Tree roots can wreak havoc on driveways, sidewalks and other concrete surfaces and structures, causing them to break and crack. Though you might think that you can only use a reciprocating saw to cut wood or metal for home construction projects, it makes an excellent tree root cutter tool. Of course, not all of these saws are appropriate or safe to use for cutting roots, but they work very well when using the right one with proper safety precautions. You'll need to consider the power source, design and type of blades before attempting to use the saw in this way.
Best Reciprocating Saw for Tree Roots
When shopping for reciprocating saws, you'll find corded and cordless models. Ones with cords are usually lighter and maintain their power as long as they are plugged in. Cordless reciprocating saws are more maneuverable since you don't need to think about the cord; you also don't have to worry about cutting through it. It will lose power when the battery runs low, however.
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Reciprocating saws can have straight-cut or orbital-cut blade movement. Straight-cut ones have blades that only move back and forth and work well for making controlled cuts on metal; orbital-cutting blades are in oval or elliptical shapes. Some reciprocating saws have adjustable features that let the user change back and forth from straight to orbital cutting, which makes them more versatile and a good choice for tree roots. Look for ones that are made for both metal and wood or those that are designed specifically for wood or tree roots.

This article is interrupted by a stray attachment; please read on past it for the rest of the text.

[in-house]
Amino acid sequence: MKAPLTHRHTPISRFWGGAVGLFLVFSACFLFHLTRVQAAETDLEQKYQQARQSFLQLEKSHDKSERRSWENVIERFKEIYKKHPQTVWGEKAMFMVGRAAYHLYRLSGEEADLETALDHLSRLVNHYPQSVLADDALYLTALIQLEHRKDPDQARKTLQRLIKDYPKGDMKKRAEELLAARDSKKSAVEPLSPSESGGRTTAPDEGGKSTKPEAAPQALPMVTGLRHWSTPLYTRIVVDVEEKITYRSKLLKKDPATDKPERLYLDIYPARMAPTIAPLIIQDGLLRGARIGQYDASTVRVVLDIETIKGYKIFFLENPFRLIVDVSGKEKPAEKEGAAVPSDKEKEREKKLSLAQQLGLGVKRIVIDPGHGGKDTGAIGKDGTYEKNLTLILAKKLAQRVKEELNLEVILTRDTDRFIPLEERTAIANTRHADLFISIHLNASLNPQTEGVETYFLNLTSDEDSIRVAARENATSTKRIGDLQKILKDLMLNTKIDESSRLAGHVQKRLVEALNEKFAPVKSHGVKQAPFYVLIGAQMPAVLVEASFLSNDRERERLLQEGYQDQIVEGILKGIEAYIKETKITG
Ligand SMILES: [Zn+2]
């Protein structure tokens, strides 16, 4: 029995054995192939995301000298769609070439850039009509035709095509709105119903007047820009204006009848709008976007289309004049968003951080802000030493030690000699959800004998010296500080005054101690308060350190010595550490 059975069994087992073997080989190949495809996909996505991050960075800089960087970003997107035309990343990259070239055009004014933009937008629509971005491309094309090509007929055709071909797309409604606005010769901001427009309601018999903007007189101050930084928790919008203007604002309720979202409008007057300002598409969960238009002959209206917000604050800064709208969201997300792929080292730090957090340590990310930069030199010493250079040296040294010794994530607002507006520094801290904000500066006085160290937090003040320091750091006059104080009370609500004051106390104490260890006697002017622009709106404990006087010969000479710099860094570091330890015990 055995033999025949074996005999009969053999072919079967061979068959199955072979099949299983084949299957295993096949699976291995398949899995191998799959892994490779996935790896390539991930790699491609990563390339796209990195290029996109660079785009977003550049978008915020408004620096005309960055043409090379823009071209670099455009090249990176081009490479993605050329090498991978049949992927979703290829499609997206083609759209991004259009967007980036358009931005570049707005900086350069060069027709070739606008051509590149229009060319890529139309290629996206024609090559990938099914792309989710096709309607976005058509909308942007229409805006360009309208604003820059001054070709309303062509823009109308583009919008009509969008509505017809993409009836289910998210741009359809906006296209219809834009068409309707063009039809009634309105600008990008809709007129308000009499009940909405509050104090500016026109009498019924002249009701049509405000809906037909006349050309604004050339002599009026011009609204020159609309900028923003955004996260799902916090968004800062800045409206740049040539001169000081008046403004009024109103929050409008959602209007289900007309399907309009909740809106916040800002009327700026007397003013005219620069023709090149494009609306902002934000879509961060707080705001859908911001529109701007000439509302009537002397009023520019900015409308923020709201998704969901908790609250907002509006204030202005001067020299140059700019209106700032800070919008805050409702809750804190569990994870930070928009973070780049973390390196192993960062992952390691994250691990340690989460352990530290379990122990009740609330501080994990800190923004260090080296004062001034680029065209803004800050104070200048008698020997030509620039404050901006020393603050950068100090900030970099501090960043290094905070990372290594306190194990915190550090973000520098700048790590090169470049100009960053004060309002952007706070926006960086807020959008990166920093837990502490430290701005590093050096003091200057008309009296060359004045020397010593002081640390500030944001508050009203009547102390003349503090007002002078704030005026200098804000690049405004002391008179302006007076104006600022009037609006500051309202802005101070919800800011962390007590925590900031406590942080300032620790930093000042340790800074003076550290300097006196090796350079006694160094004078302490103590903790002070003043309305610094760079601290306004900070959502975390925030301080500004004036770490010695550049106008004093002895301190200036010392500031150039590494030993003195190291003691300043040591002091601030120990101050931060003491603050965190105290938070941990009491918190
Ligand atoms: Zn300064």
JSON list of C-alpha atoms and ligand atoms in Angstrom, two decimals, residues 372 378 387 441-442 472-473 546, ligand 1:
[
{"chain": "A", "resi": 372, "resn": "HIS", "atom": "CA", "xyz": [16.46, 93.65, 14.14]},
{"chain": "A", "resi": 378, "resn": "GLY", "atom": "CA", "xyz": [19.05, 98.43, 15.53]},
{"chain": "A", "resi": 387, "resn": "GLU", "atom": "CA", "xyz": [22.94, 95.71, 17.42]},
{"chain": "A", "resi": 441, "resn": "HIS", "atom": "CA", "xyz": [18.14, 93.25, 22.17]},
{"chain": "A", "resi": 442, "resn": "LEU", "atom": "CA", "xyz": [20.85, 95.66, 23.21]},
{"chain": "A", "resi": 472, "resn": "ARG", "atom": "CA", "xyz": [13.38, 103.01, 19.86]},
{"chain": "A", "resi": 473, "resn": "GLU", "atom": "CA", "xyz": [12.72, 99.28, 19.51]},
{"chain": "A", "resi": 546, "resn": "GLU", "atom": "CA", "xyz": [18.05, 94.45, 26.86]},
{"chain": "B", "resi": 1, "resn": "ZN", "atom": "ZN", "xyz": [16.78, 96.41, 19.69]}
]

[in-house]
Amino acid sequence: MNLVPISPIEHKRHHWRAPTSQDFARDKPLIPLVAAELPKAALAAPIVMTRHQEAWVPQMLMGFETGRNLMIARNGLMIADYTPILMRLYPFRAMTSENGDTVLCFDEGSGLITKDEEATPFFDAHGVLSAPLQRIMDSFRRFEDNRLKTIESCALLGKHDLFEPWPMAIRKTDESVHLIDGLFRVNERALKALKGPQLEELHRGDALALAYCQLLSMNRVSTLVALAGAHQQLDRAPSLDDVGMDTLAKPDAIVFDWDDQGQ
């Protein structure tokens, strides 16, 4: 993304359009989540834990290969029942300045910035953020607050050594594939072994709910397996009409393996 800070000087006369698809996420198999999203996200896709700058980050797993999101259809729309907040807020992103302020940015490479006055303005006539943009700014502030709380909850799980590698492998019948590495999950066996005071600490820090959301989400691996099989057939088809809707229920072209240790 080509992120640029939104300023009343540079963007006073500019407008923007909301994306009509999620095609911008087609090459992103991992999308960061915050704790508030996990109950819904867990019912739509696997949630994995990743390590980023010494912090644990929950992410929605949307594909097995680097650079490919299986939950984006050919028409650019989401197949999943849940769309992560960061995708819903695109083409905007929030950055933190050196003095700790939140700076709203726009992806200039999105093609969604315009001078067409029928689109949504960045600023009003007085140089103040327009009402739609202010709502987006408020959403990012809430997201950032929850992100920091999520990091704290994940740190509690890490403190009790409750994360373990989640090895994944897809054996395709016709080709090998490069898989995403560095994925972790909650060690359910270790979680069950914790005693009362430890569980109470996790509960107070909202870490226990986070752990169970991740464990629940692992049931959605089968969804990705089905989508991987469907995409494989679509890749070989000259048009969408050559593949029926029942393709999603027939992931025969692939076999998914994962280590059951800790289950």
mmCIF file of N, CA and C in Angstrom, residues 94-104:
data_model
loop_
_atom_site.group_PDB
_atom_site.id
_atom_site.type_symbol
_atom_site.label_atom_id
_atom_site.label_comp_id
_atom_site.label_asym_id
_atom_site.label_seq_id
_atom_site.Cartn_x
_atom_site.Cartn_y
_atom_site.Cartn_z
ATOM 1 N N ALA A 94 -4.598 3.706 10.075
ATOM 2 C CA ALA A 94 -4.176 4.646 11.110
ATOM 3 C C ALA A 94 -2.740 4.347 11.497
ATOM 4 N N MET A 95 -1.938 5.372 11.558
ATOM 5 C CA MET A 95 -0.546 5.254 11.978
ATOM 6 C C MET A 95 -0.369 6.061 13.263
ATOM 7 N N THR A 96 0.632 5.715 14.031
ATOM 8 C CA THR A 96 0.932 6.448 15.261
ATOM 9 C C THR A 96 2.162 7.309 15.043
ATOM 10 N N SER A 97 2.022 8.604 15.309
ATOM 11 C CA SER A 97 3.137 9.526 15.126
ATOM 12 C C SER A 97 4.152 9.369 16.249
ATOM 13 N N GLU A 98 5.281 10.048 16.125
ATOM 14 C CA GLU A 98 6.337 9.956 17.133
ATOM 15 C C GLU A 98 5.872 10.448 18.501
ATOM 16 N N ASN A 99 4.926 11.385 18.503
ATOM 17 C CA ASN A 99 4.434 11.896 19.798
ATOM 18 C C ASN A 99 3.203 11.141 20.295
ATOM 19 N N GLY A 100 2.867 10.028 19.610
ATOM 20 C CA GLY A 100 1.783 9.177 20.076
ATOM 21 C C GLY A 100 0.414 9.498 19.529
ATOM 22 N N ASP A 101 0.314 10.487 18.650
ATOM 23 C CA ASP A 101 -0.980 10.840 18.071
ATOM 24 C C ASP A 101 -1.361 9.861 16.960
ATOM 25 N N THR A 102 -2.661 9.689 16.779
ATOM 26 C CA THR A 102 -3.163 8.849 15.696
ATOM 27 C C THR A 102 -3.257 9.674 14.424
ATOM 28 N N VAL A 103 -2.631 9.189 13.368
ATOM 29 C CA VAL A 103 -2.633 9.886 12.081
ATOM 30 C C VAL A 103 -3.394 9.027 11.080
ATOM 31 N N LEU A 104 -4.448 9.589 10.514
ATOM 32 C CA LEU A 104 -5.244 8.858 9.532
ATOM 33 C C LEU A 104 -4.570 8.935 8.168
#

Best Blade for Cutting Tree Roots
Reciprocating saws can work with different kinds of blades, but some work better on tree roots. A chisel blade is best because it has sharp edges that won't get stuck on small root hairs and tree branches. There are also other root cutter attachments for this job. For example, you can purchase an electric root saw. Home Depot and other retailers provide several options for these kinds of tools.
The best blades for cutting tree roots are made from high-speed steel, which is best for hardwood roots, or high-carbon steel, which is best for softwood roots. The length should be on the longer side, so look for ones that measure 6 to 12 inches. They should also be slightly wider and straight to make them more stable and resistant to the binding. Choose one that has a sloped tip or slope design to help the blade dig in deeper where it needs to.
Using a Reciprocating Saw on Tree Roots
To get started on this project, you should put on work gloves, boots, long sleeves and pants, protective goggles and a mask. Insert your blade and adjust the shoe to keep the saw in position while making the cuts. Look over the root to find the base where it extends from the trunk or another branch; this area is known as the collar. Position the blade here and start sawing. Be ready for the cloud of sawdust.
When roots seem too heavy or dense to cut, you can try positioning the blade below the root and cut halfway through. Getting to this position will involve having to dig out beneath it, but it can work. The bottom/top method also works well on thick branches. While cutting, you will want to maintain consistent pressure on the saw when it is running and use a rocking motion when cutting through the roots.